Dan Hils: A Champion of the Law Enforcment Community

Also: Take 20: Replacement Property Tax Levies - HB344

EmpowerU Studio at Frame USA
225 Northland Blvd
Cincinnati, Ohio 45246
Thursday, March 7, 2024

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Required Reading:   The Renewable (Energy) Scam by John Stossel

Hear from Retired FOP Officer Dan Hils on the Status and Concerns of the Cincinnati Police Department.

Dan Hils is concerned about the current status of keeping control of law and order. He will discuss what he sees to be the present trends in the ability of the police to achieve their ultimate duty:  to keep citizens safe while protecting the Constitutional rights of those who threaten that safety. He will enlighten us about his experiences, both as president of the FOP and as a police officer.

Dan spent his career enforcing law and order. He recently retired from nearly 35 years of service with the Cincinnati Police Department and 8 years as president of the Fraternal Order of Police. During his FOP tenure, he proved himself to be an outspoken advocate for the approximately 1000 officers and 1,700 retired officers he represented. He proved himself to be a fighter on behalf of his ‘cops,’ advocating for them when they were treated unfairly, as well as in matters regarding their working conditions and the safeguards provided for them for their own safety.

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In 2017, when he believed one of his officers was being unfairly treated by civil rights leaders and prosecutors, he, with approval of his FOP members, pulled the union out of negotiations to update the Collaborative Agreement.  His adversary in the negotiations, civil rights attorney Al Gerhardstein, praised Dan, saying that Hils’ “own personal path has been all about demonstrating tremendous respect for the community.”  Further, Gerhardstein said that Dan “knows how to talk to people when they aren’t being reasonable. He prevents violence. When he’s out on the street, he’s engaged as a police officer in a lot of exemplary ways.”   Dan will be with us from 7:30-8:30 PM.


Many bills written can be confusing to the public. Greg Lawon from Ohio Buckeye Institute will clarify HB344 which eliminates the authority of political subdivisions to levy replacement property tax levies, beginning with elections held on or after October 1, 2024.

Under current law, a subdivision may propose a replacement levy to extend the term of an existing levy.  A replacement levy is imposed at the same original millage rate of the levy it is replacing.  By contrast, subdivisions may also propose renewal levies, which extend the term of an existing levy at its current effective millage rate.   Greg will be with us from 7:05-7:25 PM.

Speaker Bios:

Dan Hils was born and raised on the west side of Hamilton County, graduated from Elder High School in 1984 and entered the Army that year. His duty station was West Germany, where he served as a Military Police Officer. Shortly after his discharge from the Army, he entered the Cincinnati Police Academy, graduating in 1987. He was first stationed in District Four, and then moved to Districts Five and Three before being transferred to the Personal Crimes Unit as a detective. From there he was promoted to Specialist and then to Sergeant.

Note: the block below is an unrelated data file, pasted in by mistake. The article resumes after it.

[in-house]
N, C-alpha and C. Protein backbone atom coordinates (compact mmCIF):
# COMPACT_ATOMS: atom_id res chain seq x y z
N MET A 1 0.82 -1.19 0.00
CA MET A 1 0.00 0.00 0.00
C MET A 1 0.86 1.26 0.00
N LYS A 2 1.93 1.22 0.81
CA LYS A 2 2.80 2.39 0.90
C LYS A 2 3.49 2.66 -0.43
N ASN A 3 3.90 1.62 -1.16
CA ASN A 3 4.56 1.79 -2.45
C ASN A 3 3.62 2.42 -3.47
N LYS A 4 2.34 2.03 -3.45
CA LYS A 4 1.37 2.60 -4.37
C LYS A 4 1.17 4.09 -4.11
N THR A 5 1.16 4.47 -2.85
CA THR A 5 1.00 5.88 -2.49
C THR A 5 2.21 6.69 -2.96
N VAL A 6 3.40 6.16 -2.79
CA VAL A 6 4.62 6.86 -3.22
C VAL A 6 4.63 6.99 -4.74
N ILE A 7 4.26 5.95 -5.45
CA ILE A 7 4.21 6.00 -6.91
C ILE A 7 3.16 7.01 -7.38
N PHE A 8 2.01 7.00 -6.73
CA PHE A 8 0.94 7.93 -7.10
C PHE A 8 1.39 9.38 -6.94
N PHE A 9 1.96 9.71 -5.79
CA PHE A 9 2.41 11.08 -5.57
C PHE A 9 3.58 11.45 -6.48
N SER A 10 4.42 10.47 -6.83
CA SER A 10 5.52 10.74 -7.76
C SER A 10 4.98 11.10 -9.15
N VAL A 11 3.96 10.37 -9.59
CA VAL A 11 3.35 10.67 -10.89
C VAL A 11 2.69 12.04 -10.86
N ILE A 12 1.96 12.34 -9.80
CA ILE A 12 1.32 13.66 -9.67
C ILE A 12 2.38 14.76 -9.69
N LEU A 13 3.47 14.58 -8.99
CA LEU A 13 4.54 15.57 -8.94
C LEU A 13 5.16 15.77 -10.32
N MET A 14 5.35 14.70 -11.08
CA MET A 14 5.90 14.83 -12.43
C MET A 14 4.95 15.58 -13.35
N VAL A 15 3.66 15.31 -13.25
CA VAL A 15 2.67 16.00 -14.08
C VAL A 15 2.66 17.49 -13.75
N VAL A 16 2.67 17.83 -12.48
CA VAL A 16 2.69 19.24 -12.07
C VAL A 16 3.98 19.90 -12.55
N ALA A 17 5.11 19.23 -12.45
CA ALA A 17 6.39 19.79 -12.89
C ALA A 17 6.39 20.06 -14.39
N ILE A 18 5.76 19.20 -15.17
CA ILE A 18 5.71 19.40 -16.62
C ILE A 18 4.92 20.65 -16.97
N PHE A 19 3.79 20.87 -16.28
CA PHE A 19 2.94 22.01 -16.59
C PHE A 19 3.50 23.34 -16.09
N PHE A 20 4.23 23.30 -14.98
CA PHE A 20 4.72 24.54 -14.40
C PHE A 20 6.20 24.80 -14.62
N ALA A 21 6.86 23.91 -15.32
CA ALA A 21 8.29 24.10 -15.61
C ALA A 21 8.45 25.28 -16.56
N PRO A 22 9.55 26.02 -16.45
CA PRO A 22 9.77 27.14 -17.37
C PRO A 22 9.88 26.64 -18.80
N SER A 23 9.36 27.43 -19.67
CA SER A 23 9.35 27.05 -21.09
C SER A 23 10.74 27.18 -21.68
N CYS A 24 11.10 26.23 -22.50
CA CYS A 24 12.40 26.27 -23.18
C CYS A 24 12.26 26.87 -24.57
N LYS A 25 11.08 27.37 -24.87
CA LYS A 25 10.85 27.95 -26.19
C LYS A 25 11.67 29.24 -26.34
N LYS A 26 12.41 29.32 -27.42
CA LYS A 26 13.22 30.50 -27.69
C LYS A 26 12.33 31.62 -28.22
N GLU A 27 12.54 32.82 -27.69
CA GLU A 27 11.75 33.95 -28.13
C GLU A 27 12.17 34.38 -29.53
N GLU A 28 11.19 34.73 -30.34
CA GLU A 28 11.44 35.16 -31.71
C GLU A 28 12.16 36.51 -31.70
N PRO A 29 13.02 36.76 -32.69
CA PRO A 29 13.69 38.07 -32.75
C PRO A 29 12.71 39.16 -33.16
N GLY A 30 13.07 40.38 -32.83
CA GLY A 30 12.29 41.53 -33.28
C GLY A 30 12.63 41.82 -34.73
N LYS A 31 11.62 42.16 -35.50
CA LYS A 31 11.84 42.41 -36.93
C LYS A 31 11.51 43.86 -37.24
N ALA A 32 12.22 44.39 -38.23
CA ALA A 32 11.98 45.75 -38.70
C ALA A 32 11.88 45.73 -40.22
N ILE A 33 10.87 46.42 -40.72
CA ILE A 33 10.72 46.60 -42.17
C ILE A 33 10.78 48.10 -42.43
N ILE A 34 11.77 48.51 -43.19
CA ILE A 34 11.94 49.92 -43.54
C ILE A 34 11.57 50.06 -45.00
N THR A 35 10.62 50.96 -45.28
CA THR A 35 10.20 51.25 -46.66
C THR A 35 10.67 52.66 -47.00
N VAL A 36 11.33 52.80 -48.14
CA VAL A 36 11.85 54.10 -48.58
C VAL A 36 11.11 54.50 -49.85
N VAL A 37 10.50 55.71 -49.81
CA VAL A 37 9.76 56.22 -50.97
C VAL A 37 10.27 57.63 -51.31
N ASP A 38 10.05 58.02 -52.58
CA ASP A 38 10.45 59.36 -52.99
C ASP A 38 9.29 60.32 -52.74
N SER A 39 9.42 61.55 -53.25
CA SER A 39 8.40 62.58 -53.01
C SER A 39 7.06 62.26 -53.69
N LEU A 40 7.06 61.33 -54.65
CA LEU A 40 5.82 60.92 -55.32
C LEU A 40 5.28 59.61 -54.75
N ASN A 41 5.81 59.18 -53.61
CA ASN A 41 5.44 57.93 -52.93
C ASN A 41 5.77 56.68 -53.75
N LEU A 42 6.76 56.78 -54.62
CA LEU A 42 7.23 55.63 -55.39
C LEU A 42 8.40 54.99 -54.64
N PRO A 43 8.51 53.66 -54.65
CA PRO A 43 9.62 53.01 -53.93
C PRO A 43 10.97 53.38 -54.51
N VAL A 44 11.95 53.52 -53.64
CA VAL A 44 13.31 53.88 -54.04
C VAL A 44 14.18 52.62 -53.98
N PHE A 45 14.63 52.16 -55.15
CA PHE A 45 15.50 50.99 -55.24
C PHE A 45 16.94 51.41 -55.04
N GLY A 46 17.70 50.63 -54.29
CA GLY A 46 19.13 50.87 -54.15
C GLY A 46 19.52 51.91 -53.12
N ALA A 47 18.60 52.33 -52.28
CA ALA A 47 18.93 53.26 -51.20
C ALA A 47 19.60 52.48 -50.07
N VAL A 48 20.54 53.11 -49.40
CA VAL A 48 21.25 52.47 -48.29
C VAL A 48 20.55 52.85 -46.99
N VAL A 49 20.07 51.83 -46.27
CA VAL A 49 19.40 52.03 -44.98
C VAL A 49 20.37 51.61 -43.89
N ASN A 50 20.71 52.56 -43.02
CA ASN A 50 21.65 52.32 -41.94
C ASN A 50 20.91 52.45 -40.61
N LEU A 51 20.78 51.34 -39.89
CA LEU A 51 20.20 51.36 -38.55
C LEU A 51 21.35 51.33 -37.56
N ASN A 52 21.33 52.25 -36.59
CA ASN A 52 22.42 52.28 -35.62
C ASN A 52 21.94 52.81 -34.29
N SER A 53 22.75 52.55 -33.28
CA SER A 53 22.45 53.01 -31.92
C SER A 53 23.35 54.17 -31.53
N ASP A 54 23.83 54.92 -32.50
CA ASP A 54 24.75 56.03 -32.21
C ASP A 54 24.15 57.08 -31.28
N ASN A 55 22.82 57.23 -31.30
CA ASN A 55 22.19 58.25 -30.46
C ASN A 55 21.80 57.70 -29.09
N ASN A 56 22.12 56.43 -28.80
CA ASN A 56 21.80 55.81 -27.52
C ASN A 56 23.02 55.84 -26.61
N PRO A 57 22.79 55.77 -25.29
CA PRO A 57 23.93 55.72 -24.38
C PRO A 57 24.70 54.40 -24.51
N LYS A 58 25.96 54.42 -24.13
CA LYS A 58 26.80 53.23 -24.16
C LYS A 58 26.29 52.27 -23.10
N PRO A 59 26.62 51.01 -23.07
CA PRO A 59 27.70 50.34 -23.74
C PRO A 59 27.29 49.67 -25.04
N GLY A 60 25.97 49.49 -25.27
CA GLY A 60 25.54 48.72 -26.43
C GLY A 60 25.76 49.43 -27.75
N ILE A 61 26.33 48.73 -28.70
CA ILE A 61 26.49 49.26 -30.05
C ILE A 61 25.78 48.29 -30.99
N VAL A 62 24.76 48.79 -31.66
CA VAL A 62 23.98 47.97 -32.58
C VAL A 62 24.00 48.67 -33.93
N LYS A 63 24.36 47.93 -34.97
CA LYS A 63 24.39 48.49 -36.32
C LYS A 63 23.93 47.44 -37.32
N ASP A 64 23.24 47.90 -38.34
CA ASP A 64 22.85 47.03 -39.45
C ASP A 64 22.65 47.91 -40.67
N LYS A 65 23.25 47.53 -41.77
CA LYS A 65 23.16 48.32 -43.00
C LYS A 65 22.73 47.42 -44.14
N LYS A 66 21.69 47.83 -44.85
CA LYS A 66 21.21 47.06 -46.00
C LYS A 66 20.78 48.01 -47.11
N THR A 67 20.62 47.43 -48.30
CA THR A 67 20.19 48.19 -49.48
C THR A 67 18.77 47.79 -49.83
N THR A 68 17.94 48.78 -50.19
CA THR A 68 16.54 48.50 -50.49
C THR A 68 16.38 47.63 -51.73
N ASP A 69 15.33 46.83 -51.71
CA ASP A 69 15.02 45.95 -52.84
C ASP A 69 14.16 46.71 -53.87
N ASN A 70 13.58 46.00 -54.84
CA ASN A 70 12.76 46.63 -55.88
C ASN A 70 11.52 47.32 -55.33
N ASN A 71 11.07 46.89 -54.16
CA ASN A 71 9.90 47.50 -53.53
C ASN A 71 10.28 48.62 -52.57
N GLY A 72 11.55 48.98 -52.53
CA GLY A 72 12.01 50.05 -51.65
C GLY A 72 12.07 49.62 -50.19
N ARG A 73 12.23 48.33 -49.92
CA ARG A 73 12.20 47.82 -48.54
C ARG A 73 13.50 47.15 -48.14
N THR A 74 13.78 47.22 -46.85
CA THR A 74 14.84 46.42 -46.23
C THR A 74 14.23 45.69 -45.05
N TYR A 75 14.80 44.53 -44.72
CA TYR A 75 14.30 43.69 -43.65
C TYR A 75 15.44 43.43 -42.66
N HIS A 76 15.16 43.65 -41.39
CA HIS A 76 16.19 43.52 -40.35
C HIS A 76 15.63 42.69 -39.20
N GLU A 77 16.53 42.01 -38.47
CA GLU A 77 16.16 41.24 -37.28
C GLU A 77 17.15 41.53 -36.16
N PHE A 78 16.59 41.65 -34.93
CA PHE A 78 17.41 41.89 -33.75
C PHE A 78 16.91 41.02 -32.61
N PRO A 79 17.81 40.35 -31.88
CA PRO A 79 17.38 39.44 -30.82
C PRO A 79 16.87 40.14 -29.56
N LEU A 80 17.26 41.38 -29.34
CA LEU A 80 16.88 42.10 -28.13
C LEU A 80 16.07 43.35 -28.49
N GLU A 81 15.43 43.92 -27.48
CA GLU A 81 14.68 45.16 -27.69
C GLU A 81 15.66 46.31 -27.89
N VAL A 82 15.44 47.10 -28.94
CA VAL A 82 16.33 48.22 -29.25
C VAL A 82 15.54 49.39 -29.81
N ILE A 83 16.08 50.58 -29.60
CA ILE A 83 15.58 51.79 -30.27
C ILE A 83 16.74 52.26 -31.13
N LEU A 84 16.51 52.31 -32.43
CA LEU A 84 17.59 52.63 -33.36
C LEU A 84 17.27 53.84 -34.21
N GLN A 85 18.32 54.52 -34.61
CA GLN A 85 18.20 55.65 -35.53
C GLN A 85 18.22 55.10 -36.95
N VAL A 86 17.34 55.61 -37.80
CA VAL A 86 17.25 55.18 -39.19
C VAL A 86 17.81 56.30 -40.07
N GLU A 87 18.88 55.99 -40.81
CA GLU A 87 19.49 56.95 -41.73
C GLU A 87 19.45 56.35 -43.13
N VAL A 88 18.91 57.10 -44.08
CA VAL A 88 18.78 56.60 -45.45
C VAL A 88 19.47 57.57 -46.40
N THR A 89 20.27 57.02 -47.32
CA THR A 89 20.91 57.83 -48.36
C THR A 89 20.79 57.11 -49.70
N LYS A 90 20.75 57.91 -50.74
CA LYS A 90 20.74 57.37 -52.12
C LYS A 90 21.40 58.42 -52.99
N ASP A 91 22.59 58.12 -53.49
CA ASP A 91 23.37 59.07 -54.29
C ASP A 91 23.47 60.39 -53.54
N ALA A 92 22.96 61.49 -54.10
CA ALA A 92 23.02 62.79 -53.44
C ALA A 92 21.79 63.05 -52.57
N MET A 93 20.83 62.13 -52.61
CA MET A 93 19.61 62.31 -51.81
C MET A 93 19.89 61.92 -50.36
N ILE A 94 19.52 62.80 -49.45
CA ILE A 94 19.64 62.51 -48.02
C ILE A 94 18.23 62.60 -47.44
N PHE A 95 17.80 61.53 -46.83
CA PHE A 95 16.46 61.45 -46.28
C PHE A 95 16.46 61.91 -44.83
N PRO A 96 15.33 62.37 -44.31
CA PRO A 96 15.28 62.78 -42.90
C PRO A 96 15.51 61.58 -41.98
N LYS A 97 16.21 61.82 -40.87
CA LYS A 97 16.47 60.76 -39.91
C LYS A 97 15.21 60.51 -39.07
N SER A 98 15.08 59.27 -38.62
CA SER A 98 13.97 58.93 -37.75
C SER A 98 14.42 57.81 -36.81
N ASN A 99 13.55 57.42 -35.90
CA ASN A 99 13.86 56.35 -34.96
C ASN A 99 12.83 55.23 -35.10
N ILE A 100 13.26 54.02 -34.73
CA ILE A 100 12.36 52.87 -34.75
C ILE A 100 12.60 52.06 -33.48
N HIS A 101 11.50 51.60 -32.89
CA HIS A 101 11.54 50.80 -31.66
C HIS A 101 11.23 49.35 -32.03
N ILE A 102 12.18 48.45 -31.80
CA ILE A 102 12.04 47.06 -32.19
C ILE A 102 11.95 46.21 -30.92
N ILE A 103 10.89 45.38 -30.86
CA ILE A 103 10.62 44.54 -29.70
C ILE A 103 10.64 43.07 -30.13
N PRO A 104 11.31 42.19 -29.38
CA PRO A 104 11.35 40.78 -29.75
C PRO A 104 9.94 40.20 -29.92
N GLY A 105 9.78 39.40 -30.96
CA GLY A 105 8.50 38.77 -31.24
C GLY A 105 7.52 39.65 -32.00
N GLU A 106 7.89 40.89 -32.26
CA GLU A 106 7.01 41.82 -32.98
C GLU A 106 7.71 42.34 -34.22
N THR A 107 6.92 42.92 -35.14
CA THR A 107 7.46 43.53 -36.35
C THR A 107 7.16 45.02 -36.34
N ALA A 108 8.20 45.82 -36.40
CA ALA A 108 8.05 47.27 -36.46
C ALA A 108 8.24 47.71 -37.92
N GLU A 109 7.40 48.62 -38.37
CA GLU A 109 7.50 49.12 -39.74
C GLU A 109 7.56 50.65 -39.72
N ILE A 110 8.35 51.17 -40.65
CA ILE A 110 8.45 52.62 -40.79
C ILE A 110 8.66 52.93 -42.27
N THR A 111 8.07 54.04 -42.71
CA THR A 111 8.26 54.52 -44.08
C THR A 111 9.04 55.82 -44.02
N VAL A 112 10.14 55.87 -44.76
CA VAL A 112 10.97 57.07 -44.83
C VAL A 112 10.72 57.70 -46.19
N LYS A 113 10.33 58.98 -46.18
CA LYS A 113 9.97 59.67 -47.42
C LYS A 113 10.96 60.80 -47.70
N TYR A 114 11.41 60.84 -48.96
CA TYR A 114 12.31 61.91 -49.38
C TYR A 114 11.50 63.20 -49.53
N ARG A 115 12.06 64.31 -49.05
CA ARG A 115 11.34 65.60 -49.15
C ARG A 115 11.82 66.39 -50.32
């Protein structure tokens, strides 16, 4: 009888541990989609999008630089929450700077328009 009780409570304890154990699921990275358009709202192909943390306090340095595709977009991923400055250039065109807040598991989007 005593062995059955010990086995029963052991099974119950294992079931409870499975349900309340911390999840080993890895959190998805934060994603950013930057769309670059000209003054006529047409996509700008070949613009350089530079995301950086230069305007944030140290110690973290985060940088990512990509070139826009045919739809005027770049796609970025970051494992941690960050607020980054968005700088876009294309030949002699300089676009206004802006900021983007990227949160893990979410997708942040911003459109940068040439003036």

A year later, he was transferred to the K9 squad, which he loved. He spent nearly 15 years there. After banging heads with police administration, he found himself back on patrol in the very busy District Three dealing with the heroin epidemic. While working in District Three, he won election as the president of the Cincinnati FOP.

Since his retirement, he has continued police work as an auxiliary officer for Amberley Village, as well as running security for a couple of private schools. He also works with some great attorneys at Front Line Advisors, which provides legal advice and representation to law enforcement personnel. Front Line Advisors currently represents two FOPs:  Middletown and Fairfield, as well as the Hamilton County corrections deputies.

In his personal life, Dan’s wife, Stephanie, is a retired police detective. He has a son, Alex, from his first marriage. He lost his daughter, Meghan, to congenital heart and lung issues when she was 18. Stephanie has two adult children, Hannah and Jacob.

Dan has described his philosophy about his life’s work as endeavoring not to be judgmental, to listen to every side of an issue, and then to see what he can do to solve the problem. In 2020, amid ongoing protests against police violence and calls for police reform, Dan Hils submitted a question to Cincinnati City Council:  whether they were going to join the anti-police protestors or whether they would give the police benefit of the doubt. In describing his cops,’ Dan said that they “prove day in and day out that they believe lives matter because they risk themselves, they risk their lives. And I don’t like it when they are treated unfairly.”


Greg R. Lawson is a Research Fellow at The Buckeye Institute.

In this role, Lawson works with all members of the Buckeye research team with a particular focus on local government and education issues. He is also Buckeye’s main liaison to the statehouse where he educates policymakers in both the legislative and executive branches on free-market solutions to Ohio’s challenges.

Prior to his position at Buckeye, Lawson served in the Ohio General Assembly as a Legislative Service Commission Fellow. He then went on to several government affairs roles focusing on numerous public policy topics, including Medicaid, school choice, transportation funding, and Ohio’s Building Code. He also has a background in PAC fundraising, grassroots organizing, and communications and served for five years on the boards of two Columbus-based charter schools.